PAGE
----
It is rare for a father and son to share the same birthday. Even rarer is it for such a duo to work in the same profession; rarer still for them both to achieve international success in their respective careers. This, however, is the story of Eliel and Eero Saarinen, the Finnish-American architects whose combined portfolio tells of the development of modernist architectural thought in the United States. From Eliel’s Art Nouveau-inspired Finnish buildings and modernist urban planning to Eero’s International Style offices and neo-futurist structures, the father-son duo produced a matchless body of work culminating in two individual AIA Gold Medals.
Known for his progressive aesthetics and vast body of work, 1982 Pritzker Prize laureate Kevin Roche (born June 14, 1922) has headed numerous projects of varying program and scale as the design principal of his firm Kevin Roche John Dinkeloo and Associates. In 1980, shortly before the death of Roche's business partner John Dinkeloo, the firm was described by critic C. Ray Smith in 1980 as "the most aesthetically daring and innovative American firm of architects now working."
The Pritzker Prize is the most important award in the field of architecture, awarded to a living architect whose built work "has produced consistent and significant contributions to humanity through the art of architecture." The Prize rewards individuals, not entire offices, as took place in 2000 (when the jury selected Rem Koolhaas instead of his firm OMA) or in 2016 (with Alejandro Aravena selected instead of Elemental); however, the prize can also be awarded to multiple individuals working together, as took place in 2001 (Herzog & de Meuron), 2010 (Kazuyo Sejima and Ryue Nishizawa of SANAA), and 2017 (Rafael Aranda, Carme Pigem, and Ramon Vilalta of RCR Arquitectes).
The award is an initiative funded by Jay Pritzker through the Hyatt Foundation, an organization associated with the hotel company of the same name that Jay founded with his brother Donald in 1957. The award was first given in 1979, when the American architect Philip Johnson, was awarded for his iconic works such as the Glass House in New Canaan, Connecticut.
The Pritzker Prize has been awarded for almost forty straight years without interruption, and there are now 18 countries with at least one winning architect. To date, half of the winners are European; while the Americas, Asia, and Oceania share the other twenty editions. So far, no African architect has been awarded, making it the only continent without a winner.
The Ford Foundation has received Landmarks Preservation Commission (LPC) approval for renovations to its building at 320 E 43rd Street in Midtown Manhattan, reports New York Yimby. Constructed from 1963 to 1967, with a design by Kevin Roche and John Dinkeloo and an atrium garden by Dan Kiley, the building became an instant architectural mecca and was made an individual and interior landmark in 1997. The proposed renovations, designed by Gensler, seek to restore a half century of alterations to the building’s appearance, in addition to subtle changes to adhere to adhere to fire and accessibility codes.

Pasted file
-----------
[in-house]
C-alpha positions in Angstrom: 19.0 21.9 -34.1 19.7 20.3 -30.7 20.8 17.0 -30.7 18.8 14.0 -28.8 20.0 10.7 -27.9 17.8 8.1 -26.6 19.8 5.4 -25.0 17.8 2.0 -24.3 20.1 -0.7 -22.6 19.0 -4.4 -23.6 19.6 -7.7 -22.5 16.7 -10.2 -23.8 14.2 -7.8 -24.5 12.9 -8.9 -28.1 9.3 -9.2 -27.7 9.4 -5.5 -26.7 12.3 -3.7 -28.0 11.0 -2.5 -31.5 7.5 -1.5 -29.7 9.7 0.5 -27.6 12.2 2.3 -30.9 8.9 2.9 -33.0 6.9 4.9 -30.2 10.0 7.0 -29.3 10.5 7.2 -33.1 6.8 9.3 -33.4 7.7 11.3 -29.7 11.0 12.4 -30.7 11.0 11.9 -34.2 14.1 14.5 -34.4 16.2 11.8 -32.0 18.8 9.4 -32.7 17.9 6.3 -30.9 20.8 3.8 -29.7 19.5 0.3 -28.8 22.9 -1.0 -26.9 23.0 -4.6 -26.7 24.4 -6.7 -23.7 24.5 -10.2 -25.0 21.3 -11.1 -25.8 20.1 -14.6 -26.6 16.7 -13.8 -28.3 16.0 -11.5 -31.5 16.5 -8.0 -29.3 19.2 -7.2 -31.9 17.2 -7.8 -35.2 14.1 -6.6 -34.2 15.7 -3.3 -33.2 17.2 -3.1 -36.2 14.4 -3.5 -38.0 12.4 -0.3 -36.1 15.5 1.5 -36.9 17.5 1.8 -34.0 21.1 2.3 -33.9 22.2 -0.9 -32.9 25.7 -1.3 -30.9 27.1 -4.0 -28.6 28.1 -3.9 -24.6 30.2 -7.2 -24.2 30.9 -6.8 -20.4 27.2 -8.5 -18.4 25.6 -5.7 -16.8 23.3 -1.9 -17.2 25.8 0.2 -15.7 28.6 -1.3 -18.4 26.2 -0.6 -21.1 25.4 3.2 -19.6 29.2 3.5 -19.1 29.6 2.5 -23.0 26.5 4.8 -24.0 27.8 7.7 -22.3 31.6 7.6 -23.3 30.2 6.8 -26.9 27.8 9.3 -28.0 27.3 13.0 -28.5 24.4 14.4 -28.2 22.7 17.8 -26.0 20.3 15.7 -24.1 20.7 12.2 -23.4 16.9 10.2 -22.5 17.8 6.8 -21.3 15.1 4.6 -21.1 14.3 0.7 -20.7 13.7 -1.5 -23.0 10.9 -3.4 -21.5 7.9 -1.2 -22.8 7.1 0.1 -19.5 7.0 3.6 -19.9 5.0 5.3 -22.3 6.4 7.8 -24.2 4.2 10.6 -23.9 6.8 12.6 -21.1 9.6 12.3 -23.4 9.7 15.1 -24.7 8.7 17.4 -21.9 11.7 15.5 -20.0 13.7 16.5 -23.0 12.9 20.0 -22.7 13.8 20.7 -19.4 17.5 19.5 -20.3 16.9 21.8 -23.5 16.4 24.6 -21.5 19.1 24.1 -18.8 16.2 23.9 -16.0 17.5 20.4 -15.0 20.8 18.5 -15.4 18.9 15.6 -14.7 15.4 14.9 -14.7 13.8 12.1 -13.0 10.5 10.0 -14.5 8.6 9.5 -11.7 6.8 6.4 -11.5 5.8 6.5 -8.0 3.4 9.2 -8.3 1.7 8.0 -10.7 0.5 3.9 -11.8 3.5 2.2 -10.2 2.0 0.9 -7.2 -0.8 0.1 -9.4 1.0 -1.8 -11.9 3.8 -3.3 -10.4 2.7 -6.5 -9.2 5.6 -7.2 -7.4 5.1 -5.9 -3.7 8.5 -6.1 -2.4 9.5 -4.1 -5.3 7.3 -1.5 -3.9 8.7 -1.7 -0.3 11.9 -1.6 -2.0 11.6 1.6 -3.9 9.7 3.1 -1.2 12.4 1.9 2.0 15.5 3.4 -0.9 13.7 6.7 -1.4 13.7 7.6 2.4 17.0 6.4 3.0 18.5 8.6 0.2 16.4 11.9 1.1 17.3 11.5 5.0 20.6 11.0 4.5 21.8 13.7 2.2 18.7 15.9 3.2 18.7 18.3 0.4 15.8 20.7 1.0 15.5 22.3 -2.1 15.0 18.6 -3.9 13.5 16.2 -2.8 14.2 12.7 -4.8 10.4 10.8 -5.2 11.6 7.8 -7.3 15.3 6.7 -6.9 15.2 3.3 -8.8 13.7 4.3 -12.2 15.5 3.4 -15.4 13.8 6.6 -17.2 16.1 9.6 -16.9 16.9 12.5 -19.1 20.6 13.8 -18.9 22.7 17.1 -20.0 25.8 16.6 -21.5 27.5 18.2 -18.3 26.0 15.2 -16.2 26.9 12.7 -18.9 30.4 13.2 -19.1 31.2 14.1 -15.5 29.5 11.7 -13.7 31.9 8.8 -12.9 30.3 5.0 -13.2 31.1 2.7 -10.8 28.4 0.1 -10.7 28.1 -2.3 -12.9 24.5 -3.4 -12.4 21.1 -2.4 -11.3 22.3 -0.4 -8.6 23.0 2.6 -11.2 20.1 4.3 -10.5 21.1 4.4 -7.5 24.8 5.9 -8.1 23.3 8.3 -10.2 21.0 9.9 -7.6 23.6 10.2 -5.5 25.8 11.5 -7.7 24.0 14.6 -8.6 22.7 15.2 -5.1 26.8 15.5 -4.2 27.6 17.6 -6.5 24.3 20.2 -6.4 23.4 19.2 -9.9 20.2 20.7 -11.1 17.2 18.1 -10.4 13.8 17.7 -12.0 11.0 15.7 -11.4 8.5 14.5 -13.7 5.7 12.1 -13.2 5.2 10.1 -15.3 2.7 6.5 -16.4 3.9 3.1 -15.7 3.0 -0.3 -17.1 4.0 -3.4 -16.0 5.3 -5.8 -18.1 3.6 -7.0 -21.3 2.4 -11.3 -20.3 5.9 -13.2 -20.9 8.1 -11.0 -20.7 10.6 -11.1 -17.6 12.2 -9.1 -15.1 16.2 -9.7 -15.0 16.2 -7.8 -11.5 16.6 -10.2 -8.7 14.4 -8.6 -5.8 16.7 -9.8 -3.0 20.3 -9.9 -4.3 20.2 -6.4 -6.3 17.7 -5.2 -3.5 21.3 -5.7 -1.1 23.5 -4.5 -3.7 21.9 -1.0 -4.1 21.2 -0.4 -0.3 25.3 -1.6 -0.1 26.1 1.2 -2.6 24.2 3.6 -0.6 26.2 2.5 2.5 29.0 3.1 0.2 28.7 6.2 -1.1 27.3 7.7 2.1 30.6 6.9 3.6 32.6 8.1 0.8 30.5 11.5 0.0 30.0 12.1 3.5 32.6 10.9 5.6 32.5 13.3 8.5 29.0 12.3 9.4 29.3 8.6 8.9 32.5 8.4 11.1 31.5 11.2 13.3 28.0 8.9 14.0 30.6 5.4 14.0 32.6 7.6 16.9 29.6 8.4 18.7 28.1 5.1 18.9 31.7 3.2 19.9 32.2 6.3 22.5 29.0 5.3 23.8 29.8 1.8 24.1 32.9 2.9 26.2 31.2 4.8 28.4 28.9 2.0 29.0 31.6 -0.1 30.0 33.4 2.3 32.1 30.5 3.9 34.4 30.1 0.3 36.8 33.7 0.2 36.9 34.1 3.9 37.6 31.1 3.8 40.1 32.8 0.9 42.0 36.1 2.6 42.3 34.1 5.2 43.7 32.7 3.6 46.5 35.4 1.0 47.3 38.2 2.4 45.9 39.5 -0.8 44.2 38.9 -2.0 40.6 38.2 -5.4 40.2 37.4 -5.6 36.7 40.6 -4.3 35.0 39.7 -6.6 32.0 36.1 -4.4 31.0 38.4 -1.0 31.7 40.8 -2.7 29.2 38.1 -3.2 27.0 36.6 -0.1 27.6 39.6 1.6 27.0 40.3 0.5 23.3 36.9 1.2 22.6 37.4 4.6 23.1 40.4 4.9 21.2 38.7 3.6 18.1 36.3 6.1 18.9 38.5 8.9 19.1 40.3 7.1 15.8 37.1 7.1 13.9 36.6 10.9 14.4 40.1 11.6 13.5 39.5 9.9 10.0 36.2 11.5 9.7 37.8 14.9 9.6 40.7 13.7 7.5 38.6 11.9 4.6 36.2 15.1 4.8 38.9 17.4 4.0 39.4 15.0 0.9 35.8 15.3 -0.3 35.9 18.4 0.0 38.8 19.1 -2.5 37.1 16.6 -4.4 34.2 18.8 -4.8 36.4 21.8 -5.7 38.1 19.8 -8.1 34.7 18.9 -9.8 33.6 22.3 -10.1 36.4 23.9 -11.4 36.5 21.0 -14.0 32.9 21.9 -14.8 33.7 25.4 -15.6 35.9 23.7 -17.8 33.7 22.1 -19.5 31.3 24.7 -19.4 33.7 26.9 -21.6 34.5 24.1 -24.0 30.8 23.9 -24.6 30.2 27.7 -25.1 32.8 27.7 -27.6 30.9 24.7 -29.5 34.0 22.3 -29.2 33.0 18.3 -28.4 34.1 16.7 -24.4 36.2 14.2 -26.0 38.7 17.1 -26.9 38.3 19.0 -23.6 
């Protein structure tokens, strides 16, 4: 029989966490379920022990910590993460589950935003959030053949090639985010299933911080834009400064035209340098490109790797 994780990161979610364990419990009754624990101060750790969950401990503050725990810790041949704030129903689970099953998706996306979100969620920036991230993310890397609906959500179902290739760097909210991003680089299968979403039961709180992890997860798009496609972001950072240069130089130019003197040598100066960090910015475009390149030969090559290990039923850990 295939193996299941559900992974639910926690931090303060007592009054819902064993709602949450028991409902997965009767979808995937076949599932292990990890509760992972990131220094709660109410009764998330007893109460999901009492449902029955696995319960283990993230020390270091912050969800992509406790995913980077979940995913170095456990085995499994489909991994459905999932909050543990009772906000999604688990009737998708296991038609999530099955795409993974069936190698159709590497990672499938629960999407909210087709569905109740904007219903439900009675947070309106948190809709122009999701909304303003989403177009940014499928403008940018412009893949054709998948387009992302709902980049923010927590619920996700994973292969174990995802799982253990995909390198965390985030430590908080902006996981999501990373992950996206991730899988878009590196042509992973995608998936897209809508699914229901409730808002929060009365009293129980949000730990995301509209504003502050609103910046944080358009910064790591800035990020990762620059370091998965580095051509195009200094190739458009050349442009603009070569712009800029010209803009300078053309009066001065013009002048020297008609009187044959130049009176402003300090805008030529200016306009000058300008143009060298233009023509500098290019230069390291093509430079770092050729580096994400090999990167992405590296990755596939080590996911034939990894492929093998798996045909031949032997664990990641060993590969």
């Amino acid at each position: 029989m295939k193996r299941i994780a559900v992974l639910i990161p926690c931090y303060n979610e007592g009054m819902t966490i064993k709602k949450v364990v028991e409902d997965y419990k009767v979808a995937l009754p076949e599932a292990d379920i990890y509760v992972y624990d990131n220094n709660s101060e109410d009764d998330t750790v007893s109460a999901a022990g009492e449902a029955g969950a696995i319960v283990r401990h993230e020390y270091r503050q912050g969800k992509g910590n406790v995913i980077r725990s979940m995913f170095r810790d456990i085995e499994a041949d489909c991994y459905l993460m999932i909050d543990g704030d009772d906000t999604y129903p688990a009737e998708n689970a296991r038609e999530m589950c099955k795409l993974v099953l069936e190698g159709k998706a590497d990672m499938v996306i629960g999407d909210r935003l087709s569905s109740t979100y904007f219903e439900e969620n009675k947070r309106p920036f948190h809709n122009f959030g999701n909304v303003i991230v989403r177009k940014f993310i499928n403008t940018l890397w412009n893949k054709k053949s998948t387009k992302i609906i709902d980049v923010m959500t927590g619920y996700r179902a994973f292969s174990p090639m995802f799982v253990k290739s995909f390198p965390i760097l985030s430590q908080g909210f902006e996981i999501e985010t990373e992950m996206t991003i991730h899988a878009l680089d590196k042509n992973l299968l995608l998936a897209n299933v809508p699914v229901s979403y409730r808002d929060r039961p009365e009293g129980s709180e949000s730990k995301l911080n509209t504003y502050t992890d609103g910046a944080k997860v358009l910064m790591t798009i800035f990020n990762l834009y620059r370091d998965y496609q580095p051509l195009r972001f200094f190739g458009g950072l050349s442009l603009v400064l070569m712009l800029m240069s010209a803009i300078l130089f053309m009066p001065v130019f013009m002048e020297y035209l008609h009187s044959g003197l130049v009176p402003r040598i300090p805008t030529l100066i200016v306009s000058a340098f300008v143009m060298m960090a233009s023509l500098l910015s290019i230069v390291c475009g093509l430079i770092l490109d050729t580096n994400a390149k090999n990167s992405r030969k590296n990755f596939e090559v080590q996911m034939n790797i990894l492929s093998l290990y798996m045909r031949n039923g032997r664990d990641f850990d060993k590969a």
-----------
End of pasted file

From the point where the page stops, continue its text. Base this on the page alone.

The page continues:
In an exclusive thirty minute-long discussion with Kevin Roche, described in this interview as "arguably the greatest living architect you've never heard of," Monocle's Steve Bloomfield hears about his early years in practice through to the evolution of his design philosophy over a career which has spanned five decades.
About twenty years after the last documentary on Kevin Roche was released, London-based film company Wavelength Pictures will produce an updated look at the life and work of the Pritzker Prize-winning architect, with a section of the film focusing on his projects in Columbus, Indiana, reports local paper The Republic. Wavelength Pictures plans to come to Columbus in 2016, filming buildings that Roche designed and conducting interviews.
Kevin Roche, the Pritzker-winning architect known for his innovative and sometimes unusual designs, turns 91 today. His firm Kevin Roche John Dinkeloo and Associates was once described by critic C. Ray Smith as "the most aesthetically daring and innovative American firm of architects now working".
This week our Architecture City Guide is headed to Columbus; Indiana that is. We have already made the trip to Columbus, Ohio. This lesser known Columbus only has a population of 44,000 people, but for what it lacks in size it makes up in architecture. Columbus, perhaps, has more notable modern architecture buildings per capita than any city in the United States. In fact, it was much harder narrowing the list down to 12 projects than finding enough for the city guide. With the buildings not on the list, it will be impossible to please everyone. Notably our list doesn’t even include Romaldo Giurgola’s Columbus East High School, Cesar Pelli’s Commons Centre and Mall, and SOM’s Republic Newspaper Building. Take a look at the 12 on our list and add your favorites in the comment section below.
The Architecture City Guide: Columbus list and corresponding map after the break.